No on Prop. 1: It’s a bad deal for taxpayers
Proposition 1, the $7.5 billion water bond, gathered the reluctant hold-your-nose support of The Press Democrat editorial board. But you should vote no on Proposition 1. Here’s why:
Proposition 1 is not a solution to our water shortages or drought. But it does burden us with $14.4 billion of real debt obligations including interest — $360 million per year for 40 years. That’s paid with general fund money that could be invested in other priorities such as education, health care, parks, public safety and transportation. With a taxpayer investment like that, we have a right to expect results; instead, Proposition 1 squanders billions on corporate benefits.
After taxpayers spend $2.7 billion on new dams, that water would be used to feed the thirst of wealthy agricultural industries in the Central Valley. They want more water to grow water-intensive crops such as almonds, pistachios, alfalfa and cotton destined for the world market.
What’s more, the reservoirs would take at least 10-15 years to build, assuming they are ever fully funded. There’s no short-term relief or “new water” made possible by Proposition 1. In fact, the Sacramento Bee reported in June that raising Shasta Dam and building the Temperance Flat Dam on the San Joaquin River and Sites Reservoir in the Sacramento River watershed would increase the state’s water supply by only 1 percent (316,000 acre-feet).
Most of the water that would be stored in one of the reservoirs would be taken from Sacramento and American River flows now reaching the Delta for fish and recreation. Water from Northern California watersheds would forever be taken for Southern California’s powerful interests to the detriment of hard work that’s been done to restore their health and fisheries and local jobs. The San Francisco Delta would continue to be over-pumped under Proposition 1, not healed.
Adding insult to injury, the state could use $500 million to $900 million included in Proposition 1 for “environmental water flows” to pay for publicly owned water to pump into the Bay Delta. But once that water is in the delta, the same legal loophole that makes it possible to over-pump the delta in the first place allows water hogs like the Westlands Water District and Kern County Water Agency to pump that same water to the San Joaquin Valley and sell it at subsidized rates to those very corporate farmers who want the new dams. That’s public money for private interests, and that’s not right.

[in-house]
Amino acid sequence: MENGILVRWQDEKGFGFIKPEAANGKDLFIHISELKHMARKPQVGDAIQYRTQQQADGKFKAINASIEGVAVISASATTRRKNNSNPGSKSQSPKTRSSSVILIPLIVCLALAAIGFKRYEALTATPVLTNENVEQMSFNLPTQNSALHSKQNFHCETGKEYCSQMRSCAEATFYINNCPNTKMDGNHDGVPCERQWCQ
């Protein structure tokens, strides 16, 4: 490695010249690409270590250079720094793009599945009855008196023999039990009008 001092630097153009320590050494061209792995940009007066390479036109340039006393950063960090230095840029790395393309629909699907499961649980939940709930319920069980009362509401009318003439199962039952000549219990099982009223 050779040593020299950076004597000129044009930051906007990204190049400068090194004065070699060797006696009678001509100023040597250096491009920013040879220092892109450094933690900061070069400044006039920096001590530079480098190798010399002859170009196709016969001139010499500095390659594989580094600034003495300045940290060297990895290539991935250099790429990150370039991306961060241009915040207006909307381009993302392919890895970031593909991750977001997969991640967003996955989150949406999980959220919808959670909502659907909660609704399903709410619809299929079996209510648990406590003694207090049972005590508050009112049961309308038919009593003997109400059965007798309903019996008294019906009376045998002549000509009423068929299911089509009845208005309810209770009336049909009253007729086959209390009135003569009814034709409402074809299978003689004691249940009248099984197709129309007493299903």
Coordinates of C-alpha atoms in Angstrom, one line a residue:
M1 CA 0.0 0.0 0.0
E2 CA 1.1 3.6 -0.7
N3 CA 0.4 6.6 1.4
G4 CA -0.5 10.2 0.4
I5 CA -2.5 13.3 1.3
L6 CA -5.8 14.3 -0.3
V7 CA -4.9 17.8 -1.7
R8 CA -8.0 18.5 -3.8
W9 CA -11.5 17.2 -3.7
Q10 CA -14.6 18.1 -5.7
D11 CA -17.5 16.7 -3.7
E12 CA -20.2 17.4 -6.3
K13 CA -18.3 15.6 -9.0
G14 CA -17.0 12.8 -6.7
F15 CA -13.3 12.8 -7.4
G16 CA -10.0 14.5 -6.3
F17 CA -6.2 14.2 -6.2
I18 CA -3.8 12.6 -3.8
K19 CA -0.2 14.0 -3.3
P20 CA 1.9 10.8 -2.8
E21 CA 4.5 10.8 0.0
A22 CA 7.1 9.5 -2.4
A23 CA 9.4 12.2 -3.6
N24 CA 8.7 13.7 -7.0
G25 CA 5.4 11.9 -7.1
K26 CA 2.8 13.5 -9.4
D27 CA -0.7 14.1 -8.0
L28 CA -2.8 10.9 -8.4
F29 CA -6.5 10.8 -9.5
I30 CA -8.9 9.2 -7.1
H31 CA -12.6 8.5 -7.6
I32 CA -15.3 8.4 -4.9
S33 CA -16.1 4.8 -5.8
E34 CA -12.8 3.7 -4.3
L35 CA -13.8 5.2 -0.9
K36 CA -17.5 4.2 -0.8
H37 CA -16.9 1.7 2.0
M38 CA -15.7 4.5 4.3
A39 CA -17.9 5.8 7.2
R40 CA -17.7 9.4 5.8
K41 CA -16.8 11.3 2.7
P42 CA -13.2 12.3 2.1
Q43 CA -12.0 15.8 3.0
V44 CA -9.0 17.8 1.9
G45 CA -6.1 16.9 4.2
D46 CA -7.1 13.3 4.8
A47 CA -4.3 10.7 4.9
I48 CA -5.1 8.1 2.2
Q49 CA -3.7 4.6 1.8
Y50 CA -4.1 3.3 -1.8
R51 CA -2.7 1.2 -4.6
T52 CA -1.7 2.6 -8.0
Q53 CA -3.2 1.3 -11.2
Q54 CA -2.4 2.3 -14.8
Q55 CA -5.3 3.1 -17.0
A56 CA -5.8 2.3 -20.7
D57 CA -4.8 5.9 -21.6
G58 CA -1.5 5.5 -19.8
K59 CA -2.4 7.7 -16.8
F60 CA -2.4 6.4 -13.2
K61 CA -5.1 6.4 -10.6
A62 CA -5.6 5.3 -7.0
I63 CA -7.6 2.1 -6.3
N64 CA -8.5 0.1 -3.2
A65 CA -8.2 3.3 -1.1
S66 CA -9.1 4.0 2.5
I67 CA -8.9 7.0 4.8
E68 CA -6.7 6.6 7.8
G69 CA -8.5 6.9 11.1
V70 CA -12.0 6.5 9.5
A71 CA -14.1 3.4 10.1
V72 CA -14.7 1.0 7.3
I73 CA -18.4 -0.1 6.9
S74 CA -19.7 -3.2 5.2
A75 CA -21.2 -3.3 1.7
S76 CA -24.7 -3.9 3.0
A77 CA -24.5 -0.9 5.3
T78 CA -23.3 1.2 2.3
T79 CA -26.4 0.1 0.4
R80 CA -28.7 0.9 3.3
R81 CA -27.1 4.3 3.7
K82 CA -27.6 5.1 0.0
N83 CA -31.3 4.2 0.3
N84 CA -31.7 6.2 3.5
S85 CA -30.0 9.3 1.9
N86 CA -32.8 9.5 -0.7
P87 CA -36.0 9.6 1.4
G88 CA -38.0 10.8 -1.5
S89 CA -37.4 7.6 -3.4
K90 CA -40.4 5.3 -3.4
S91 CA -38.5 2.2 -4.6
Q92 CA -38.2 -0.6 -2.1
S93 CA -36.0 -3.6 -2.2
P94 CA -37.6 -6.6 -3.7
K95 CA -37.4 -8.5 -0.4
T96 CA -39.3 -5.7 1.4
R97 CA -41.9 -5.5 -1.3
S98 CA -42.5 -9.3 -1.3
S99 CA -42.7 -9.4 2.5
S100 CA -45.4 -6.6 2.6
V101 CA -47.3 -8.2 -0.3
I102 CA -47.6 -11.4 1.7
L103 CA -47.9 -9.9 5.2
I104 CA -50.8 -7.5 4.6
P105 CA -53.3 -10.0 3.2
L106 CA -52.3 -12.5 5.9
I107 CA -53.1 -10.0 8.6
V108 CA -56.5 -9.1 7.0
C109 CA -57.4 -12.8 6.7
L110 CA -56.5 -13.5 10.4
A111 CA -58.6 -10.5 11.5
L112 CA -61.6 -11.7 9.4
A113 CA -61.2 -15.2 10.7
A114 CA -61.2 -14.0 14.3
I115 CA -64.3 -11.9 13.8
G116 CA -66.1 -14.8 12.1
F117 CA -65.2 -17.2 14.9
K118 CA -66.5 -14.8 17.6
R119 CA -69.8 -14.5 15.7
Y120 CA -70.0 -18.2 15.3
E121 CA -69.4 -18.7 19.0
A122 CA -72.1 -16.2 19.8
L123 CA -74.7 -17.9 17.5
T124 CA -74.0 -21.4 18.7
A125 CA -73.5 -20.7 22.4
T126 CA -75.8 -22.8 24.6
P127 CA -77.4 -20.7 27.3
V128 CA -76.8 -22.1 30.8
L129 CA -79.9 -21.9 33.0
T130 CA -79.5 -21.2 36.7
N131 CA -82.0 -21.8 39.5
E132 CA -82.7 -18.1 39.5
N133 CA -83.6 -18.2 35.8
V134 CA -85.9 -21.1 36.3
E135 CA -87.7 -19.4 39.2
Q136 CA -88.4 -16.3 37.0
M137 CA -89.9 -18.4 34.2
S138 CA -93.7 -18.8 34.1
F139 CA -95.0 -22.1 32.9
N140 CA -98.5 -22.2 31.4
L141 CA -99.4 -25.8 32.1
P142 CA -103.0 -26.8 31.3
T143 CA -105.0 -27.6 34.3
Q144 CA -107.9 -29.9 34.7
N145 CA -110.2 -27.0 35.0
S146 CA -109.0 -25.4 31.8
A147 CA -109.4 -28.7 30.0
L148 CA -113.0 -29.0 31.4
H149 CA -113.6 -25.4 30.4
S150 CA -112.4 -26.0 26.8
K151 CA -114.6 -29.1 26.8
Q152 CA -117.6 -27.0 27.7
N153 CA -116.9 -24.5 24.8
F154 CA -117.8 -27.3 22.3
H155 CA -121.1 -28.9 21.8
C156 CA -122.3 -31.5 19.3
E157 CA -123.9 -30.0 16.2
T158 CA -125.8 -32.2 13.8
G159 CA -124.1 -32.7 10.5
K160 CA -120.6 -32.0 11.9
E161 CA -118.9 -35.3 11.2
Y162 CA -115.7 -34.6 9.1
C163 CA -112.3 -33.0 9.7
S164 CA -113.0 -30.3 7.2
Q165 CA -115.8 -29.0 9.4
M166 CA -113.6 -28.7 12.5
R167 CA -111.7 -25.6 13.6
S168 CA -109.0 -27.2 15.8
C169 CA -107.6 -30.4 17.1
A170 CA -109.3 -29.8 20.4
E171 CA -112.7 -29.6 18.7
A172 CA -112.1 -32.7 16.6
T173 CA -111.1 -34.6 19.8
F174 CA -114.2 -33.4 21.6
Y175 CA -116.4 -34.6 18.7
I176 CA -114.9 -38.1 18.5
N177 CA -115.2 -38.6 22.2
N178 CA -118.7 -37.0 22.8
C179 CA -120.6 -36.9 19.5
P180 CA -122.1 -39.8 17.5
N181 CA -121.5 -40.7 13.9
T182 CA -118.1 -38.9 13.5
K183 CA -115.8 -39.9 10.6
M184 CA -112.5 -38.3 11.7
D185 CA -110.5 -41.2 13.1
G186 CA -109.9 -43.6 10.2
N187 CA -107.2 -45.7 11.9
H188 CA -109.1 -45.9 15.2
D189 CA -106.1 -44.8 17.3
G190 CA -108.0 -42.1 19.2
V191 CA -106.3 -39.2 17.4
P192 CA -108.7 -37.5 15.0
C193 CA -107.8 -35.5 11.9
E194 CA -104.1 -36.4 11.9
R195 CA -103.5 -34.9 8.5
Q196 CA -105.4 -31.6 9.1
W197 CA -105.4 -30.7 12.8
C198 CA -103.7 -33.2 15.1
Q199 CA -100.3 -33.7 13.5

With half of Proposition 1 going directly to benefit powerful corporate interests that represent a miniscule part of California’s population, the rest of us are left to haggle over what remains.
Drought relief? Not in Proposition 1. There’s precious little here to address life-or-death priorities such as fixing crumbling water infrastructure, improving water use efficiency through conservation and recycling, cleaning up groundwater and ensuring safe drinking water for all. Nor does Proposition 1 help correct a century of over-appropriation of California’s waters that contributes to over-drafting groundwater.
Proposition 1 resurrects the worst parts of the last 100 years of public water and environmental policy. It won’t get us out of drought shortages. Without the respect and best management practices for complex river systems incorporated within good 21st century water policies, we will continue to exploit our increasingly scarce water and damaged watersheds. That is destructive to our economy, residents and businesses and California’s wonderful natural resources and fisheries.
We can do much better than Proposition 1. Demand forward-looking water solutions that help Californians rather than protecting entrenched wealthy interests and outmoded water and fisheries management. Vote no on Proposition 1.
Jane Nielson, a resident of Sebastopol, is on the board of directors of Sonoma County Conservation Action. Sandra Lupien is western region communications manager for Food & Water Watch.